|Corresponding Author: Michel Goldberg, INSERM UMR-S 1124, Faculté des Sciences Fondamentaleset Biomédicales, Cellules souches, signalizationet prions. University Paris Descartes, Sorbonne, Paris Cité, 75006 Paris France|
|Received: March 01, 2018; Accepted: April 16, 2018; Published: January 28, 2019;|
|Citation: Goldberg M. (2019) Morphologic and Biochemical Criteria of Cell Death: Apoptosis and Necrosis. J Cancer Sci Treatment, 1(1): 17-24.|
|Copyrights: ©2019 Goldberg M. This is an open-access article distributed under the terms of the Creative Commons Attribution License, which permits unrestricted use, distribution, and reproduction in any medium, provided the original author and source are credited.|
Two hundred billion cells are dying every day. They need to be renewed. Dying or dead cell are involved a series of apoptotic events or eventually displays necrosis. Four basic modes of cell death have been identified. Apoptosis purges no-longer useful cells via phagocytosis, eliminating old cells, and/or stimulate tissue regeneration. Apoptotic cells are reflecting a suicidal event, whereas necrosis is playing role as a homicide. Active programed processes are characterized as being an autonomous happening. The process concerns caspases, which are inhibitors of apoptosis. According to morphologic and biochemical criteria, caspases contribute to membrane blebbing, intra-cytoplasmic alterations and formation of cysteine-rich domains. They are implicated in the translocation of nuclear proteins, play role in the control of the calcium efflux, regulate membrane permeability, and inhibit the translocation of mitochondrial membranes associated to apoptosis. DNA damages, nuclear fragmentation leading to the formation of apoptotic bodies, autophagic cell death, necrosis and other forms of cellular death are instrumental in the reliability of apoptotic events leading to cells death. Apoptosis appears to be crucial in morphogenesis, and actually guide a series of measurable biochemical features involved in tissue renewal and regeneration.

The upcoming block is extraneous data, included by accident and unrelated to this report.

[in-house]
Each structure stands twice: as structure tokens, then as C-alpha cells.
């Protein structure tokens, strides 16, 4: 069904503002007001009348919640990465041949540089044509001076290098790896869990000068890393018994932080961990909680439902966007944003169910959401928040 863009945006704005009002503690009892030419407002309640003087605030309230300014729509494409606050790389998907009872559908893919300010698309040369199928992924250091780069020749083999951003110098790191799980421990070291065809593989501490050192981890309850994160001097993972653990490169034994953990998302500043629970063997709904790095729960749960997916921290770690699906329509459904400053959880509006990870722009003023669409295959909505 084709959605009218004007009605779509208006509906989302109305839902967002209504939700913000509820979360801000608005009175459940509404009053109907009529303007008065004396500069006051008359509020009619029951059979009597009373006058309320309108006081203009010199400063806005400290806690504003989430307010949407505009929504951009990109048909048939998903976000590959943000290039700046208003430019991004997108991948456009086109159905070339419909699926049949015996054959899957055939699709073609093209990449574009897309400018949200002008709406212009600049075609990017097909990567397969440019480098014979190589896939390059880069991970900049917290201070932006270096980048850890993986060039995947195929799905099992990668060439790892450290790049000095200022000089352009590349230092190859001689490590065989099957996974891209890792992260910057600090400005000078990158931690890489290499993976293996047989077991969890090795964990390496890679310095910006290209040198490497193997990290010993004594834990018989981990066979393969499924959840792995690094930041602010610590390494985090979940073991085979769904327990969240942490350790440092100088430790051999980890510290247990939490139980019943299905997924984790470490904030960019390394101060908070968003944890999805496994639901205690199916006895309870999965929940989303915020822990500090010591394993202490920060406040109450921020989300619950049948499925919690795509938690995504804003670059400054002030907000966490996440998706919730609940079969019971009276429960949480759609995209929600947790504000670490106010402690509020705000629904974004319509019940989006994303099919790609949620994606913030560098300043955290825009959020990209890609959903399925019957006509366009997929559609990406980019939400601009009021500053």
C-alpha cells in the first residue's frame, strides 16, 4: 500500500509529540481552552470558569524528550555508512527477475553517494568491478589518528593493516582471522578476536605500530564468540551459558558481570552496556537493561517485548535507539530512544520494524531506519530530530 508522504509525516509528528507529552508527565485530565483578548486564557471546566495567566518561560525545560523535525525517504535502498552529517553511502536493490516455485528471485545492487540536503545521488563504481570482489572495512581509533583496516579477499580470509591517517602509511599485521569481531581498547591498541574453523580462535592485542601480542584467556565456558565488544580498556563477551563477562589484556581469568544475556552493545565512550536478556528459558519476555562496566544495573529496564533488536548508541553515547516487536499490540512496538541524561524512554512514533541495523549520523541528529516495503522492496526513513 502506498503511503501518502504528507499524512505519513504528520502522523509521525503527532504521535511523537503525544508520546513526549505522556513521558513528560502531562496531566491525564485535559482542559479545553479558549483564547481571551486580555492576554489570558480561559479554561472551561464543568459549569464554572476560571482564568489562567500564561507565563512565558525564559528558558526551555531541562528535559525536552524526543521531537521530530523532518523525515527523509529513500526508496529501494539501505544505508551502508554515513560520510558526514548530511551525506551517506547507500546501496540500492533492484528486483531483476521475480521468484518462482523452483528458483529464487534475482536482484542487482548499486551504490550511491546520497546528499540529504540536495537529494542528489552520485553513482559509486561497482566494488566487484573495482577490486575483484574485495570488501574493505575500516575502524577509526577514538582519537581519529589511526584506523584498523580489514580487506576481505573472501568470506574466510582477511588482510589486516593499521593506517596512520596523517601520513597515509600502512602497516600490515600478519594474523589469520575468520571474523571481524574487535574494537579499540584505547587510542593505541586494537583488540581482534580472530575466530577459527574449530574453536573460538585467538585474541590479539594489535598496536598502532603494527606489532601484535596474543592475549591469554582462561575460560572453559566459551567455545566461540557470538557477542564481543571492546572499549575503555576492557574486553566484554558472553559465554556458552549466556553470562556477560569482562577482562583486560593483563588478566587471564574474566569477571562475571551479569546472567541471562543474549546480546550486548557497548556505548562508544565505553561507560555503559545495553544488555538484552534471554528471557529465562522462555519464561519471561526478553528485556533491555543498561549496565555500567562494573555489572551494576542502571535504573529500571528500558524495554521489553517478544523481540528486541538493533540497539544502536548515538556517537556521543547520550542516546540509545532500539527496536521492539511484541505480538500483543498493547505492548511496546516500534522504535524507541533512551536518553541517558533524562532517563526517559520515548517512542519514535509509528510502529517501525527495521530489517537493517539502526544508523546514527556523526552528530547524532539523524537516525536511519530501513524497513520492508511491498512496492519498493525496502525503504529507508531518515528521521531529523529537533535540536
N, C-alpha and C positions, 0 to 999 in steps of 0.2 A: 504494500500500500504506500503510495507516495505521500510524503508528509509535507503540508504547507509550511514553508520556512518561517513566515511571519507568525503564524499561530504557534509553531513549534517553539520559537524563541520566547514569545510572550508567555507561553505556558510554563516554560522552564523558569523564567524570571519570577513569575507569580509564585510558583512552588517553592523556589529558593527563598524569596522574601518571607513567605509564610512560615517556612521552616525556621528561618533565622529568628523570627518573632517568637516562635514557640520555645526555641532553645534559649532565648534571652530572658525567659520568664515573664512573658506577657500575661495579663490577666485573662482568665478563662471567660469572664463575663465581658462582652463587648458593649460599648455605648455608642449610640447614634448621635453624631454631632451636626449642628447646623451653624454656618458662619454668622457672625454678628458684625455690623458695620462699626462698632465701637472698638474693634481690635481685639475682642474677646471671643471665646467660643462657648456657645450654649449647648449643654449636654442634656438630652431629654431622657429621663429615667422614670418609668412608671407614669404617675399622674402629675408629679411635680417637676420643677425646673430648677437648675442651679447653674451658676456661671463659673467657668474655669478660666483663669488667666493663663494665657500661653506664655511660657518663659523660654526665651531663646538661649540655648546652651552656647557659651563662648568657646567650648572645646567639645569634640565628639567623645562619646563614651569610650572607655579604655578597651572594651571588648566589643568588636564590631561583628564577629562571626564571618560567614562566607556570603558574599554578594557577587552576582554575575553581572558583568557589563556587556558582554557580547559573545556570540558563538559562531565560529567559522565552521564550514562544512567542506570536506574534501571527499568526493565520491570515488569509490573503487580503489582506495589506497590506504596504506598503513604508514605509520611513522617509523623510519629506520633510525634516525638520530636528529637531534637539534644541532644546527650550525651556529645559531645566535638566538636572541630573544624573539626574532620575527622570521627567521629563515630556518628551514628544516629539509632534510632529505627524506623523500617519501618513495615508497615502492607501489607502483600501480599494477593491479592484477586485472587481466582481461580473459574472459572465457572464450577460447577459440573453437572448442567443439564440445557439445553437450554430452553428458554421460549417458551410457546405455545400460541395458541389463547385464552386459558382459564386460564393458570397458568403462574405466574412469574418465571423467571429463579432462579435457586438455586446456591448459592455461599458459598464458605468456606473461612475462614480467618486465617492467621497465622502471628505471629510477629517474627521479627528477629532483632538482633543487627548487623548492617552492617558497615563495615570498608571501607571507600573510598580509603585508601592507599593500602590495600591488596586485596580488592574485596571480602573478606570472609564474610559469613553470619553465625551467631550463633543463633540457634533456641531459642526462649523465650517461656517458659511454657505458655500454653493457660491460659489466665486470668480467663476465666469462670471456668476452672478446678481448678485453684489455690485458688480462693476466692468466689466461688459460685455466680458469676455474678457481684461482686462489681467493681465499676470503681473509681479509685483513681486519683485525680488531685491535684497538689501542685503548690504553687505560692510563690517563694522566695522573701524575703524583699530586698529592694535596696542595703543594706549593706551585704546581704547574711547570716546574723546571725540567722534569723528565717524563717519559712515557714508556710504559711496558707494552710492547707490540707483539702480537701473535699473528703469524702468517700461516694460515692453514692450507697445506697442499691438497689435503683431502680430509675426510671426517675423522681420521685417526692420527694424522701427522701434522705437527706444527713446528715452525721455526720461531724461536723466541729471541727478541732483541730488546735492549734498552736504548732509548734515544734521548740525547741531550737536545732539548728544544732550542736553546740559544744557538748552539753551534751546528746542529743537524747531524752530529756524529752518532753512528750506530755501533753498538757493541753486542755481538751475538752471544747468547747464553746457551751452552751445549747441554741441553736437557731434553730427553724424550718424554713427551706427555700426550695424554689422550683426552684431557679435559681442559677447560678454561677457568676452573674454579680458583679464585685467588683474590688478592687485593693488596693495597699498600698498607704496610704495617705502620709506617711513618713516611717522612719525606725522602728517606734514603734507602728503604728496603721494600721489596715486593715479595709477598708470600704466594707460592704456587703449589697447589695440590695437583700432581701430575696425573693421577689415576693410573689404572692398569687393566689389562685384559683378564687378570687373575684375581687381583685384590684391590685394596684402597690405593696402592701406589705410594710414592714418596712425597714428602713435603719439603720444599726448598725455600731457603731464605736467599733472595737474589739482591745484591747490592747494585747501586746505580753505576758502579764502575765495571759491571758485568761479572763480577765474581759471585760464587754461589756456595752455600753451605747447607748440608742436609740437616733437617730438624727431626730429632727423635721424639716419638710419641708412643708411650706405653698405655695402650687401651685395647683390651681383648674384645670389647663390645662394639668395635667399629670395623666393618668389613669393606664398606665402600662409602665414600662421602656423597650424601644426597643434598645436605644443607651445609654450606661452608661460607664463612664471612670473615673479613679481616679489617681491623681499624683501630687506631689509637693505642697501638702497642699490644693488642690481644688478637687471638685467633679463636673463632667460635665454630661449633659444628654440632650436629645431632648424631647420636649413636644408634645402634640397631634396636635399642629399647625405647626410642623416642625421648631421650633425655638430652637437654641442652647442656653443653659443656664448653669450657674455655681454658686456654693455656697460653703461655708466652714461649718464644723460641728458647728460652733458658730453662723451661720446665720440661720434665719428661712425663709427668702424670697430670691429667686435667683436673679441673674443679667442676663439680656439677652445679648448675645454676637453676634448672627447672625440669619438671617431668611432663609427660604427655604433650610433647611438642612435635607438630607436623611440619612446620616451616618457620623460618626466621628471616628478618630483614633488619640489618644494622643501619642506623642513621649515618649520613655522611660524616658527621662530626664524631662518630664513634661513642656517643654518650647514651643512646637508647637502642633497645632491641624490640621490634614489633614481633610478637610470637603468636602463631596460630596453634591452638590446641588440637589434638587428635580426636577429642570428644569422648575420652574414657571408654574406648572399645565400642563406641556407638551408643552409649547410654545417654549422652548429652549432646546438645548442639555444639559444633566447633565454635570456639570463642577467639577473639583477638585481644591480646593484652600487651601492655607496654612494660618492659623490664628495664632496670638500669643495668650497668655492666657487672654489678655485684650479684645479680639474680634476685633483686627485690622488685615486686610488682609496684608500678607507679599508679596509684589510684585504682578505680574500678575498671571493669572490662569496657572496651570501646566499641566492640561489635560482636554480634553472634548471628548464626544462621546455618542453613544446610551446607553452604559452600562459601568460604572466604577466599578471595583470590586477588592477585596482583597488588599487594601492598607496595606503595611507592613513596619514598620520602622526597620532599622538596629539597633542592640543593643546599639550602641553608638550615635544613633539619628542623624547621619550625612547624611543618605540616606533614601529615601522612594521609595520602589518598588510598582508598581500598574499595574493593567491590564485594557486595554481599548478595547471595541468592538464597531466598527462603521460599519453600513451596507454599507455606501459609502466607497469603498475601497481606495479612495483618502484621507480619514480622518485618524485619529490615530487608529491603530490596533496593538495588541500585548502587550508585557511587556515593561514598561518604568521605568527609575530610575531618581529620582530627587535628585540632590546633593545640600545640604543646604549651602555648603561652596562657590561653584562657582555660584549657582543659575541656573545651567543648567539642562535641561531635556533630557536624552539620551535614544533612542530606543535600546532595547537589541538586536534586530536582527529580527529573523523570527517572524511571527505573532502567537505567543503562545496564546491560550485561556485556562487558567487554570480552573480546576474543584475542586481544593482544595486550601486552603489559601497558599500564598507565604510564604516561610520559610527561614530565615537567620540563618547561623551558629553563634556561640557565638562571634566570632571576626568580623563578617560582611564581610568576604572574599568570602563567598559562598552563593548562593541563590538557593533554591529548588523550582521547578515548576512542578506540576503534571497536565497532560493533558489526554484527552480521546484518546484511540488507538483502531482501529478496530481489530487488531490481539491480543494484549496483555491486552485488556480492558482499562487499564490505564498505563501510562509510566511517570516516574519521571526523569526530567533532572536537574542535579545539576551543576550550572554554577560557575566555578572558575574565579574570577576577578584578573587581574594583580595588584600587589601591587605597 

In 2009, the Nomenclature Committee on cell death proposed a set of recommendations for the definition of distinct cell death morphologies including ‘apoptosis’, necrosis’ and mitotic catastrophe . A functional classification of cell death subroutes includes extrinsic apoptosis, caspase-dependent – or independent- intrinsic apoptosis, regulated necrosis, autophagic cell death and mitotic catastrophe. Functional classification of cell death modalities have established links with anoikis, autophagic cell death, caspase–dependent intrinsic apoptosis, caspase-independent intrinsic apoptosis, cornification, entosis, extrinsic apoptosis by death receptors, mitotic catastrophe, necroptosis, netosis, and pyroptosis  (Figures 1-3).